Resilience and the Entrepreneur

Jan 16th, 2013 by Acton

You’ve poured your time, your heart and your life into your business. Perhaps you even completed a one-year MBA program to earn a Master’s Degree in Entrepreneurship before you set out on your entrepreneurial path. No matter how prepared you are, there will be setbacks. How you respond to them will shape your resilience as an entrepreneur. Resilience involves making your company strong enough to withstand upheaval and overcome challenges. Resilience is also the ability to keep your confidence level high in the face of adversity.

Don’t Dwell on the Past

In a recent article for Forbes.com, executive coach Beverly Jones describes the essence of resilience. She writes, “Resilience means anticipating risks and feeling comfortable with change. Resilience involves limiting damage during turbulent times, absorbing hard knocks, regrouping and bouncing back when the worst happens.” Another key component of resilience: continuously looking to the future.

Resilient entrepreneurs are ever-curious and ever-learning. As Jones notes, they pay attention to trends and use them as opportunities. They “evolve with the times.” And that can’t happen if you’re looking back.

Turn a Failure Into a Learning Experience

As the top MBA programs will emphasize, dwelling on the past is never the answer, but learning from the past is undeniably beneficial. In her article for Entrepreneur.com, Lambeth Hochwald stresses the importance of using a failure to your advantage. She cites Jill Konrath, author of Snap Selling, who gives the example of an individual who has the misfortune of making 100 unsuccessful sales calls. Instead of fixating on the pain of disappointment, perhaps taking a look at your approach and changing it if need be is the true answer. After all, as Konrath says, “Maybe you called the wrong people or called them at the wrong time.”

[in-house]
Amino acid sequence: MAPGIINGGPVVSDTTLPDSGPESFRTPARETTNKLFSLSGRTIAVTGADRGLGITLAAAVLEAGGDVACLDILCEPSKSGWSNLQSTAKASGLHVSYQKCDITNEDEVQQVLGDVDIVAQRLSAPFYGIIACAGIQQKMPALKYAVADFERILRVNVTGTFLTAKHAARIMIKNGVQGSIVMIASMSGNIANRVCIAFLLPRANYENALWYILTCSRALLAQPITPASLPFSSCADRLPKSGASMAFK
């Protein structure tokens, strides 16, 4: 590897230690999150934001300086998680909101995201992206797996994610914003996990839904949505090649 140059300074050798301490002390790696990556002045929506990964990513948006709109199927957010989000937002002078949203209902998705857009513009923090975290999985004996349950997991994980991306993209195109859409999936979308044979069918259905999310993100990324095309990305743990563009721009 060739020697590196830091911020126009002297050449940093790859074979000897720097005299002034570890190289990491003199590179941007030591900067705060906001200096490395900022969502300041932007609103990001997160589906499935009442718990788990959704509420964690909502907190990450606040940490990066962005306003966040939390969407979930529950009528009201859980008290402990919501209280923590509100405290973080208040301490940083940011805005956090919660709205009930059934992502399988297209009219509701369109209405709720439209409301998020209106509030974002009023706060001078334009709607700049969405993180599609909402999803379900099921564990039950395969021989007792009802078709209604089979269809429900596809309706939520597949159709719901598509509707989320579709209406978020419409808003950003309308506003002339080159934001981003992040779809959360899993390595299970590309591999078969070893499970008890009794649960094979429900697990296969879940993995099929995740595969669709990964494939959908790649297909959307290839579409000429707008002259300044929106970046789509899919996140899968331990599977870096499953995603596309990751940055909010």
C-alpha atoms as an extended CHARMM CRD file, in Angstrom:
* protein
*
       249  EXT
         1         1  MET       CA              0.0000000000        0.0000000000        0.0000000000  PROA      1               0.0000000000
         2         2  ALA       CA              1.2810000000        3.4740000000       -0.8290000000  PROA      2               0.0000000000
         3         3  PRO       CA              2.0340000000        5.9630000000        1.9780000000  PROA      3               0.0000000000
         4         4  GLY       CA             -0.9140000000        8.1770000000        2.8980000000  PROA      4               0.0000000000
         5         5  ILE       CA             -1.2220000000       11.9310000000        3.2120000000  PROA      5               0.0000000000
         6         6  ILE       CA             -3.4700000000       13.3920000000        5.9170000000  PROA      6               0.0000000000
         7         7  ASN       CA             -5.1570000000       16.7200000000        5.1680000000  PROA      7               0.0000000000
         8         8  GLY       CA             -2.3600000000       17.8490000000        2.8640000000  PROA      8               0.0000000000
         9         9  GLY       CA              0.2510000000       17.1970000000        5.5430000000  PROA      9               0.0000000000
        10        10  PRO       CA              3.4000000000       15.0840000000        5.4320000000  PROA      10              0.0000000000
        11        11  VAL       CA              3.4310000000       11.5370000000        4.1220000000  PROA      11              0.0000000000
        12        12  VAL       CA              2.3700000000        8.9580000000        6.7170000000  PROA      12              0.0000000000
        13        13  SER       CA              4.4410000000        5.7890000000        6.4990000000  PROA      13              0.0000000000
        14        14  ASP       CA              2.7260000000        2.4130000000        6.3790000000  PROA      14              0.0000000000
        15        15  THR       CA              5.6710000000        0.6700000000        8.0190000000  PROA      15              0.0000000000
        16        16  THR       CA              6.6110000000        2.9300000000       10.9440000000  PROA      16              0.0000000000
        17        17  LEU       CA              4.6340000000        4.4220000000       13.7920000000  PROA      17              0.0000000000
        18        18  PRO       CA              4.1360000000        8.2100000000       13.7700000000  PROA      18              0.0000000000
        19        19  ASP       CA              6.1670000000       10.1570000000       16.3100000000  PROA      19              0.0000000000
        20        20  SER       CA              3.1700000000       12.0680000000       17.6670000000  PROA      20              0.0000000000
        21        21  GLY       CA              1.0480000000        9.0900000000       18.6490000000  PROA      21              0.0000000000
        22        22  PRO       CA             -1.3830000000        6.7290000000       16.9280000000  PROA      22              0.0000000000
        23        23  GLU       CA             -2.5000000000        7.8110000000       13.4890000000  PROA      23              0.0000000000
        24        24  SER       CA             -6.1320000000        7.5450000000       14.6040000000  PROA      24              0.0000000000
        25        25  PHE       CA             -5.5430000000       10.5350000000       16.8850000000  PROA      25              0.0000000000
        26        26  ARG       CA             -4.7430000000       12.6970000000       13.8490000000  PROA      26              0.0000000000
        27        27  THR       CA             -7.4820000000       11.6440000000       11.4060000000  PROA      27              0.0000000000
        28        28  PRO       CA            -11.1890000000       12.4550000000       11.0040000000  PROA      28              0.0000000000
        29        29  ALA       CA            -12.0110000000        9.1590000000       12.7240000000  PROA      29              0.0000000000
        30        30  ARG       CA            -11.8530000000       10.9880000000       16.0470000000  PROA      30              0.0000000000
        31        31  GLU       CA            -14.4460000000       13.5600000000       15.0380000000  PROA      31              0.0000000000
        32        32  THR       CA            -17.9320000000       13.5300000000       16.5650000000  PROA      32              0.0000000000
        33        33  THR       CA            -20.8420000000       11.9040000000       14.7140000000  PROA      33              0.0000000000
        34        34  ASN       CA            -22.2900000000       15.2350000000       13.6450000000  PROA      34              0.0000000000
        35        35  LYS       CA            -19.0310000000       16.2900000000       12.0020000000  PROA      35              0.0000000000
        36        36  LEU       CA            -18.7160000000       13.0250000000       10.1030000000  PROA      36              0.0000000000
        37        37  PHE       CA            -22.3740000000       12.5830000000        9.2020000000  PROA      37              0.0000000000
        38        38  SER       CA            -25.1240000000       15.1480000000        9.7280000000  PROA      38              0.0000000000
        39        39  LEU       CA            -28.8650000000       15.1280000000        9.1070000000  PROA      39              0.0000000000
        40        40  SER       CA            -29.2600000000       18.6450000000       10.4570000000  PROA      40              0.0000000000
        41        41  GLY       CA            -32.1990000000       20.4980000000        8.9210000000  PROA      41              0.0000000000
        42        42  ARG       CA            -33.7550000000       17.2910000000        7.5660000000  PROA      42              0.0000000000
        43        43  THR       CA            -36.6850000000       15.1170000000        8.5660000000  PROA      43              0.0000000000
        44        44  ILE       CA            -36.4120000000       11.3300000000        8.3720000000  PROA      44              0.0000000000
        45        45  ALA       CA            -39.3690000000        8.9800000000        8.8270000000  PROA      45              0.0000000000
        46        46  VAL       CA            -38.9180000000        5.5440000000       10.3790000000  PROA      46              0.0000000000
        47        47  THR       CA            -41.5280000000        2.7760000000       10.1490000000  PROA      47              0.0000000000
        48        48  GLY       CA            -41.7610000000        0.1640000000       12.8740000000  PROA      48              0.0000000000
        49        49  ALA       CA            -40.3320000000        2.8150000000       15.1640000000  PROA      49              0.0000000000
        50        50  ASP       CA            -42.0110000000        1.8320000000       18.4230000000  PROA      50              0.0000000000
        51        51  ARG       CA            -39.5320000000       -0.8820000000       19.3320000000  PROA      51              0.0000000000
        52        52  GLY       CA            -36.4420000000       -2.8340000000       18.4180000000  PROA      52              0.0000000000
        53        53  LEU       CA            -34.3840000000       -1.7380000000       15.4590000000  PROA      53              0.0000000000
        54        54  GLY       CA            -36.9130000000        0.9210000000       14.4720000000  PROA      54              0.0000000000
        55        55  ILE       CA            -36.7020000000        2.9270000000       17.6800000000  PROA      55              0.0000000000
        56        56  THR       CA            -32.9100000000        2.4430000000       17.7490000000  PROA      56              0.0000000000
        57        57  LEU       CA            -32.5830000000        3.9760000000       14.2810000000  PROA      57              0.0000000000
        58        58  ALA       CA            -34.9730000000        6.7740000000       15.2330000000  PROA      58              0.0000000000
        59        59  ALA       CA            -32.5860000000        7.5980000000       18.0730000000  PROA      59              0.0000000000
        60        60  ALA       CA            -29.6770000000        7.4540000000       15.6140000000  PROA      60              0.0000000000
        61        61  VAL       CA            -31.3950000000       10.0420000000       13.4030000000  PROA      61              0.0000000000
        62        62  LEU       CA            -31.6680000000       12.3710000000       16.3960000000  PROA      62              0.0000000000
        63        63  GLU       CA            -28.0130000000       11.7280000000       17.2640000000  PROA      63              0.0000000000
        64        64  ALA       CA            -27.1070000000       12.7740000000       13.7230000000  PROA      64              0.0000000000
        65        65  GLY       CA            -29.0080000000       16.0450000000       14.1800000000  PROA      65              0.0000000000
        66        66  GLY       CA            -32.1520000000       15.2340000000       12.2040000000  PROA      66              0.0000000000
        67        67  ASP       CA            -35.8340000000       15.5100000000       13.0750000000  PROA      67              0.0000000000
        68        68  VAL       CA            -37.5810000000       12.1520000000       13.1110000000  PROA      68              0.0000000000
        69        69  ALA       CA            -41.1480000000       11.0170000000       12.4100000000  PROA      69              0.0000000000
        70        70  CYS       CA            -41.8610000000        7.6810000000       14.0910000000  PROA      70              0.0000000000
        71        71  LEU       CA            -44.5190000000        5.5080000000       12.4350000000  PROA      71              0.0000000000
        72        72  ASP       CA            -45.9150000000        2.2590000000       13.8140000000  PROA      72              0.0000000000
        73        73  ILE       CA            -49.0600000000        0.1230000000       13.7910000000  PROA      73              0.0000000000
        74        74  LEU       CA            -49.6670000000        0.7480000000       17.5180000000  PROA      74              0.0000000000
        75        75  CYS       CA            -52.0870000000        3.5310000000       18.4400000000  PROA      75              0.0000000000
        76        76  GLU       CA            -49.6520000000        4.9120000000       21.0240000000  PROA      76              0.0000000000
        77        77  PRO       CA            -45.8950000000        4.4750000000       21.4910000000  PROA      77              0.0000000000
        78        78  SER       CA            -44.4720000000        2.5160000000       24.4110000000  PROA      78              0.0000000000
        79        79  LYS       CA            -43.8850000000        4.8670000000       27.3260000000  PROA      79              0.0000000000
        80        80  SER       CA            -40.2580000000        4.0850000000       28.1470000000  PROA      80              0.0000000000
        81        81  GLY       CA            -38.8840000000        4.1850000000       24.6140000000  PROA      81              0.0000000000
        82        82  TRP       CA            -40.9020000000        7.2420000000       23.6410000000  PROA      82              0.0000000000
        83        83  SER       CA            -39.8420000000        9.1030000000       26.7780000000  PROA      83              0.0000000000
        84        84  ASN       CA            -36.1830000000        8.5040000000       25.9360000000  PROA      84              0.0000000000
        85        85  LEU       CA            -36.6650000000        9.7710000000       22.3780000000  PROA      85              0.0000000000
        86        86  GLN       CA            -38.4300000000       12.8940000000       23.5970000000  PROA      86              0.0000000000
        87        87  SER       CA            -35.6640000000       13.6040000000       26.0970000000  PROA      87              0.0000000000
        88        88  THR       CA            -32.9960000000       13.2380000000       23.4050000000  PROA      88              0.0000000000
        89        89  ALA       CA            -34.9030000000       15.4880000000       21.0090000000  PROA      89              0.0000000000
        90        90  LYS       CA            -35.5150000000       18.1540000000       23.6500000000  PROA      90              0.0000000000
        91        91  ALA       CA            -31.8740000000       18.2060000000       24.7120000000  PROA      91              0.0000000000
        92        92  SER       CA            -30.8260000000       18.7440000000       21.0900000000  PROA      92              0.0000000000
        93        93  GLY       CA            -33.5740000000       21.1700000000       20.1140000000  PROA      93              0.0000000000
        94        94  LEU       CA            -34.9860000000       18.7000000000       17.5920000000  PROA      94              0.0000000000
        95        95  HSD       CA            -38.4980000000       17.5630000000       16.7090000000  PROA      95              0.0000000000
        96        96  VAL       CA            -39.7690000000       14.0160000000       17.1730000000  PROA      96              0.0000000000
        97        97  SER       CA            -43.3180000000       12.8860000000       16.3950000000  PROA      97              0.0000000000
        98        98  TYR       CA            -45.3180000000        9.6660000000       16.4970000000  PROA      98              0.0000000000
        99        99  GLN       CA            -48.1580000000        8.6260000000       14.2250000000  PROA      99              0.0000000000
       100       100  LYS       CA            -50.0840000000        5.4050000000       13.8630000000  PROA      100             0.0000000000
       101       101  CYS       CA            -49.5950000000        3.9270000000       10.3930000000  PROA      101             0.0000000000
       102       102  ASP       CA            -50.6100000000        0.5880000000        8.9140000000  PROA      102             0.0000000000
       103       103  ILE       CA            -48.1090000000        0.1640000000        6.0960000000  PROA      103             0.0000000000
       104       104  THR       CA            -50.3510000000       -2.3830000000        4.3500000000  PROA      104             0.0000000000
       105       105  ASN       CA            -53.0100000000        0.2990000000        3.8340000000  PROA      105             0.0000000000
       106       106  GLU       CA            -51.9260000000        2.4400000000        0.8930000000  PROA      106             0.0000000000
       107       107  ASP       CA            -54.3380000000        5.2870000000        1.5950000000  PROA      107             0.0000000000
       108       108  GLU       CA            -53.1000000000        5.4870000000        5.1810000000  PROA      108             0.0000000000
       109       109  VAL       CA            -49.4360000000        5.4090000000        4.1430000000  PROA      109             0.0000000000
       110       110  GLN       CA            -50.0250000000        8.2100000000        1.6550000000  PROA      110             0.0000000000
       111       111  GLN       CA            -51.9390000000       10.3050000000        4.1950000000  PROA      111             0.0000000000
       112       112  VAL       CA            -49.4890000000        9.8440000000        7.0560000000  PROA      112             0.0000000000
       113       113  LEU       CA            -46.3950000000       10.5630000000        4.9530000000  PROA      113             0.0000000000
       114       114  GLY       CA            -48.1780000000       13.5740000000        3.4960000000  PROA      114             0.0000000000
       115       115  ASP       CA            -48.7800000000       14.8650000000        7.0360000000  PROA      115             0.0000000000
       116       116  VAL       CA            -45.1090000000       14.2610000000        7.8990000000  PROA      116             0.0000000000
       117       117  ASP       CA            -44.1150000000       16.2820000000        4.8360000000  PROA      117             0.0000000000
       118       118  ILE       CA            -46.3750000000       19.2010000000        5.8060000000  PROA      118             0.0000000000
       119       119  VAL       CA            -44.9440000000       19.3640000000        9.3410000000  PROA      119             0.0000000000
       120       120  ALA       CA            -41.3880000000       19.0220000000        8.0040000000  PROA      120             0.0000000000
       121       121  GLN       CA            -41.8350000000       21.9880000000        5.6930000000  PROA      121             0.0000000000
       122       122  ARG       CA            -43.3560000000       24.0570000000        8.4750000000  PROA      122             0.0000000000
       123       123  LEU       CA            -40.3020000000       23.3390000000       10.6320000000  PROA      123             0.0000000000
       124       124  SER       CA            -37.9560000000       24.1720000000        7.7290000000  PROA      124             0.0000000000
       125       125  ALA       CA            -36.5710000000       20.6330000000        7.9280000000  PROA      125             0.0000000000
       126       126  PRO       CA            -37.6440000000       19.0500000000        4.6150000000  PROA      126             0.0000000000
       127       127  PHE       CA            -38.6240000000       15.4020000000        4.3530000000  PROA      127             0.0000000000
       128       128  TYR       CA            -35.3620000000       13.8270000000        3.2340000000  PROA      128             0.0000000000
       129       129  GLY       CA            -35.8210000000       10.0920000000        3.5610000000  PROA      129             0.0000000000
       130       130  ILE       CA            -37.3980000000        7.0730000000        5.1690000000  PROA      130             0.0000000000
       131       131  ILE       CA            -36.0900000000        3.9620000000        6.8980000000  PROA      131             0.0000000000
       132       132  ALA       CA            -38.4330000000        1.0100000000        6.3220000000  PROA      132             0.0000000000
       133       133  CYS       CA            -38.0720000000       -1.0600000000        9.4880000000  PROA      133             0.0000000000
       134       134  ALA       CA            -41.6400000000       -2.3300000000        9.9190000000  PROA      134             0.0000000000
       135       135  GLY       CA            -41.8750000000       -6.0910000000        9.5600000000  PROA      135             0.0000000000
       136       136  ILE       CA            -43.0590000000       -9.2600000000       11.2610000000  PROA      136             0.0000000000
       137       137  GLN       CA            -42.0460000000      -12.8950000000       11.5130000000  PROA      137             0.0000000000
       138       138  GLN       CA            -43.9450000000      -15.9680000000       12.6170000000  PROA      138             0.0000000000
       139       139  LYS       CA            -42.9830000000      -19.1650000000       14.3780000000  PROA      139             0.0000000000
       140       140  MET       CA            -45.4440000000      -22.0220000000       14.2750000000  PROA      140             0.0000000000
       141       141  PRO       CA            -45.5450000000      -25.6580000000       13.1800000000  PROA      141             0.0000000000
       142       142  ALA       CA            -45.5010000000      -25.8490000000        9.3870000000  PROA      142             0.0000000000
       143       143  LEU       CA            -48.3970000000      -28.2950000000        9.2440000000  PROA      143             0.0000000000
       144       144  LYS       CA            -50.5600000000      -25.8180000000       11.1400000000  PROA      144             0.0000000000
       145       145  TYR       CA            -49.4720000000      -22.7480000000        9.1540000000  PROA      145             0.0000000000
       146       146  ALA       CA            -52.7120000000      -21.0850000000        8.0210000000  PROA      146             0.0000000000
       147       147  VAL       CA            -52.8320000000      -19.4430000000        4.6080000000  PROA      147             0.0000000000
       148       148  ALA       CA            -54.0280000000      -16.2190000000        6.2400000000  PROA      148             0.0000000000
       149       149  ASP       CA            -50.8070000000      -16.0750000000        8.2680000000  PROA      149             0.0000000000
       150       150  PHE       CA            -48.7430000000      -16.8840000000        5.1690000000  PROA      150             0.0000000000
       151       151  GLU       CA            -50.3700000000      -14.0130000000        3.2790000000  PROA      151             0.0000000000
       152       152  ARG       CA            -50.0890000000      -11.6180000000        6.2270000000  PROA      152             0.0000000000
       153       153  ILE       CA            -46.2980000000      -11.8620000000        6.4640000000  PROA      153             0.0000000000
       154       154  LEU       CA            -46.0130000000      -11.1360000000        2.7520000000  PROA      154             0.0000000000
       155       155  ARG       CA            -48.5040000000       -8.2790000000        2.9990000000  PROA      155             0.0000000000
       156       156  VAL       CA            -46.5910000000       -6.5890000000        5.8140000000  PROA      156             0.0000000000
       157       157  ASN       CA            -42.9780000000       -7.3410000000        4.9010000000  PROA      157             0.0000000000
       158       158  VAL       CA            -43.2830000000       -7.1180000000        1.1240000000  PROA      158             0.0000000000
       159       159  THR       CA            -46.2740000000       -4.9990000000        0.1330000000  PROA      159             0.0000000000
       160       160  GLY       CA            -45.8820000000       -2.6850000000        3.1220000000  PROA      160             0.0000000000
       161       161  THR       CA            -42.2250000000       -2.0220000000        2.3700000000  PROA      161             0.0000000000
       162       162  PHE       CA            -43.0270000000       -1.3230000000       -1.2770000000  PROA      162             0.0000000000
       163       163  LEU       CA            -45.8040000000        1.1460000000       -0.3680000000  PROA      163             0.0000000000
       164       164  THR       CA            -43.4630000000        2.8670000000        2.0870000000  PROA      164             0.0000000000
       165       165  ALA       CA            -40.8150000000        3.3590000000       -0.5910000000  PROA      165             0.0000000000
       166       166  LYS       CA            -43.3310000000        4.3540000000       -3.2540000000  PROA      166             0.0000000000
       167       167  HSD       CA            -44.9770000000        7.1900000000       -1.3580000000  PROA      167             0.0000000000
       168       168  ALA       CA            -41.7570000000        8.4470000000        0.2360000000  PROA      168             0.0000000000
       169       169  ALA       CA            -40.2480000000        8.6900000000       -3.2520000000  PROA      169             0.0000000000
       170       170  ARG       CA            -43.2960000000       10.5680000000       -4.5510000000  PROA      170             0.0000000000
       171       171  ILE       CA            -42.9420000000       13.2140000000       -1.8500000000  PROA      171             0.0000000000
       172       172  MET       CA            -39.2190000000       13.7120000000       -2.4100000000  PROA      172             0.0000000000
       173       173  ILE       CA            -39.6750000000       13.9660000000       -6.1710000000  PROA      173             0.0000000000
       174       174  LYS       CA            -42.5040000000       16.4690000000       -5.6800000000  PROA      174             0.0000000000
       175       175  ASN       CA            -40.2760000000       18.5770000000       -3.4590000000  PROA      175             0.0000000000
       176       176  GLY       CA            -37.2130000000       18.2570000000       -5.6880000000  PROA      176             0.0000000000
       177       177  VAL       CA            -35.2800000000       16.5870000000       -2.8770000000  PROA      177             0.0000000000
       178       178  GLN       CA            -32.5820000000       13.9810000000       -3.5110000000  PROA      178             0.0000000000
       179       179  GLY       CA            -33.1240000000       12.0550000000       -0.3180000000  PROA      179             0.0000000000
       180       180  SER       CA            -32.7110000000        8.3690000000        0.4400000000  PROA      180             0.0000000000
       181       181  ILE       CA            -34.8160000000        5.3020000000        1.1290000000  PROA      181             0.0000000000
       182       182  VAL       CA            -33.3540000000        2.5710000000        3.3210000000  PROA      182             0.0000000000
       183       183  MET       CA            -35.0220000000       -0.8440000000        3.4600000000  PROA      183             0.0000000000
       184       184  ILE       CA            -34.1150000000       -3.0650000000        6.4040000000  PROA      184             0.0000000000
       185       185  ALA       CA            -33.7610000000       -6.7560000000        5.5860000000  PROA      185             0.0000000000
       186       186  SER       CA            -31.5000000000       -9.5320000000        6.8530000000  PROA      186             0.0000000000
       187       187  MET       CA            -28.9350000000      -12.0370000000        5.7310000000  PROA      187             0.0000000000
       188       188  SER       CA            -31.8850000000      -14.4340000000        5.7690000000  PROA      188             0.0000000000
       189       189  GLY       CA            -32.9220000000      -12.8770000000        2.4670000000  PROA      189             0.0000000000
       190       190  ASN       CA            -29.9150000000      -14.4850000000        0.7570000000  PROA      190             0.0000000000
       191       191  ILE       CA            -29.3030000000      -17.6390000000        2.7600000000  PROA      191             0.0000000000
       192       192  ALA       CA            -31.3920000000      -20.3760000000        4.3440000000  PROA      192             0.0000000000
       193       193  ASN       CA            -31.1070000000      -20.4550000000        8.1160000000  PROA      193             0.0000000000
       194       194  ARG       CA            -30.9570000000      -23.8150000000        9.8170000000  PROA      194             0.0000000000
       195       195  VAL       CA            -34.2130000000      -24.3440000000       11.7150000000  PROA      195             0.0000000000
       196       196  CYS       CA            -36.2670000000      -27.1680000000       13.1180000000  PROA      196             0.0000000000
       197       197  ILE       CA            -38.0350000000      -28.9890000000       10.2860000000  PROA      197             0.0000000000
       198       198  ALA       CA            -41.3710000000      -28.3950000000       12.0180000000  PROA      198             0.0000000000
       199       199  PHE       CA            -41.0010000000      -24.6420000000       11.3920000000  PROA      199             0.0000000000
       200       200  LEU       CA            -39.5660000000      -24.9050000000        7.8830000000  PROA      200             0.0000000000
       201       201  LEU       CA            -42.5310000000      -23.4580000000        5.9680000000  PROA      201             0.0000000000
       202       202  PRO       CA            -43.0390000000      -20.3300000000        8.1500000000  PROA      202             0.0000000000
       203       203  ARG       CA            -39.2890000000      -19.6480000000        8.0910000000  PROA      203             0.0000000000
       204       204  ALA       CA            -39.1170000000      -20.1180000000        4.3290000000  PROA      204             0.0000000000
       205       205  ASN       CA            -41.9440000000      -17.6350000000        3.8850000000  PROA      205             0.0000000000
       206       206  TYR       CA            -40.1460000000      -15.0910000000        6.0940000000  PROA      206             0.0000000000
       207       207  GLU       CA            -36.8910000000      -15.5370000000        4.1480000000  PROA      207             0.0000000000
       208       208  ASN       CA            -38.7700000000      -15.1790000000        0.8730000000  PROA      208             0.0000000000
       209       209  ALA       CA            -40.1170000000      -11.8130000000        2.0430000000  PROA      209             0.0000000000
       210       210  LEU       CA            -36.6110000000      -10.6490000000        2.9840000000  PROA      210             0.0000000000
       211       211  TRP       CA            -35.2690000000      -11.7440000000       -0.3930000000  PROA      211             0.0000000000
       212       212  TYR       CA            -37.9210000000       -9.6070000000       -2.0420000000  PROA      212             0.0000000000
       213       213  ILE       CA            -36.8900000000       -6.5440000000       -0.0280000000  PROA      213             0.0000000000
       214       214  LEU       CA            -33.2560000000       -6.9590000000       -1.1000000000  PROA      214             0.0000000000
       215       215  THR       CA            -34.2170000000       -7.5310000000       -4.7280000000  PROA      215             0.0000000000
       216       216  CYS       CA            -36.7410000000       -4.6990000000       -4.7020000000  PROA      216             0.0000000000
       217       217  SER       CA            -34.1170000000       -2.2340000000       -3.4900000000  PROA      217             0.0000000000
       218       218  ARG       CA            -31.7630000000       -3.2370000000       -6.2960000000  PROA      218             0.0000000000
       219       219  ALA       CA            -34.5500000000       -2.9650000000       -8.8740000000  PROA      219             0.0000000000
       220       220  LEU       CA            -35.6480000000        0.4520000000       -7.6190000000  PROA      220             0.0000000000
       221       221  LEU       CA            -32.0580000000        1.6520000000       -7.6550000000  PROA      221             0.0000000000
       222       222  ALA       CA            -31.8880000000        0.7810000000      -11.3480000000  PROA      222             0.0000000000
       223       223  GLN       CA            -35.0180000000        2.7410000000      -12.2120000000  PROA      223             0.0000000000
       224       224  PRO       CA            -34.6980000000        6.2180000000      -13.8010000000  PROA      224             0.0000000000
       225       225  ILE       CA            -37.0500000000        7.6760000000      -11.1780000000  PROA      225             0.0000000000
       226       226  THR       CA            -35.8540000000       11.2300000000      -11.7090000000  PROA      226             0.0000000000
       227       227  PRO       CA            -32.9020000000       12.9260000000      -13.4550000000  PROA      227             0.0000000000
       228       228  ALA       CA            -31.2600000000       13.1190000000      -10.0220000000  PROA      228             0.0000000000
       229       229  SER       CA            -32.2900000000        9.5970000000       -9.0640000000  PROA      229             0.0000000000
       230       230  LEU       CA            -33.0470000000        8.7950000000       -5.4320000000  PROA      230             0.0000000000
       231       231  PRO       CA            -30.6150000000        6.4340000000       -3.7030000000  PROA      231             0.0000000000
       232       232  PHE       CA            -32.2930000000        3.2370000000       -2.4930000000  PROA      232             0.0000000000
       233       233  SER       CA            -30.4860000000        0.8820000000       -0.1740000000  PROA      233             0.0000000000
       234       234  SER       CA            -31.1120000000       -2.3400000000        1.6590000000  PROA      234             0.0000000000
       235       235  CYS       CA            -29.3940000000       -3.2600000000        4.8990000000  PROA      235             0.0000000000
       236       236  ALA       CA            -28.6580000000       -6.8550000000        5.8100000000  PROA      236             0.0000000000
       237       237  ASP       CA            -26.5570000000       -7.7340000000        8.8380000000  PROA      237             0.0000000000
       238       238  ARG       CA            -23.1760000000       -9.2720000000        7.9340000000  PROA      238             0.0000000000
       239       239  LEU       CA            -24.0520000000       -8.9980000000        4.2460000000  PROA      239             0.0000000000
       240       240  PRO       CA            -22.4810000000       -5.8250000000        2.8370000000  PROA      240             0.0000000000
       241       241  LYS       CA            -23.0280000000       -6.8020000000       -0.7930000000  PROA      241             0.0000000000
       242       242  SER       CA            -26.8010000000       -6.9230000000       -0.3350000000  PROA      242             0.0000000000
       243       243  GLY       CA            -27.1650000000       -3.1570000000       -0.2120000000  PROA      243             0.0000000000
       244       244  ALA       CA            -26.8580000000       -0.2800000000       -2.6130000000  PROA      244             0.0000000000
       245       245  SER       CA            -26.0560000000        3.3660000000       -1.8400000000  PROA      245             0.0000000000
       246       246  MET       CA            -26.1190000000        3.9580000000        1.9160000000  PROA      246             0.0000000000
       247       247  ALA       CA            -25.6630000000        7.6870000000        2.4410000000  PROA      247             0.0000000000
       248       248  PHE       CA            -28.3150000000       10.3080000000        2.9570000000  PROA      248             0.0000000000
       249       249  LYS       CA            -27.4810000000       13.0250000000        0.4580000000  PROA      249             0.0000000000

Be Proactive

When a setback occurs and there’s nothing to do but move on, staying busy and focused can get you through the worst of the disappointment. In a recent blog post for The Accelerator Sessions, Catrin MacDonnell emphasizes the importance of resilience, as well as the forward-moving effect of seeing opportunities in every situation. She writes, “an inquisitive, proactive employee who shows resilience is so much more likely to drive the business forward and be prepared take responsibility for their actions than another who may be fearful of making mistakes.” Blogger and entrepreneur Penelope Trunk echoes this statement, noting that establishing goals can assist a person in moving past a crisis. After all, focusing on achieving goals or throwing oneself into a new project can be a happy distraction with undeniable benefits.

Trunk also contributes a valuable idea that’s essential for reframing one’s outlook when adversity strikes: “See yourself as a survivor not a victim.” And wear that survivorship as a badge of honor. You’ve earned it, and your experience will only add to your resilience, preparing you for the next challenge that comes along.


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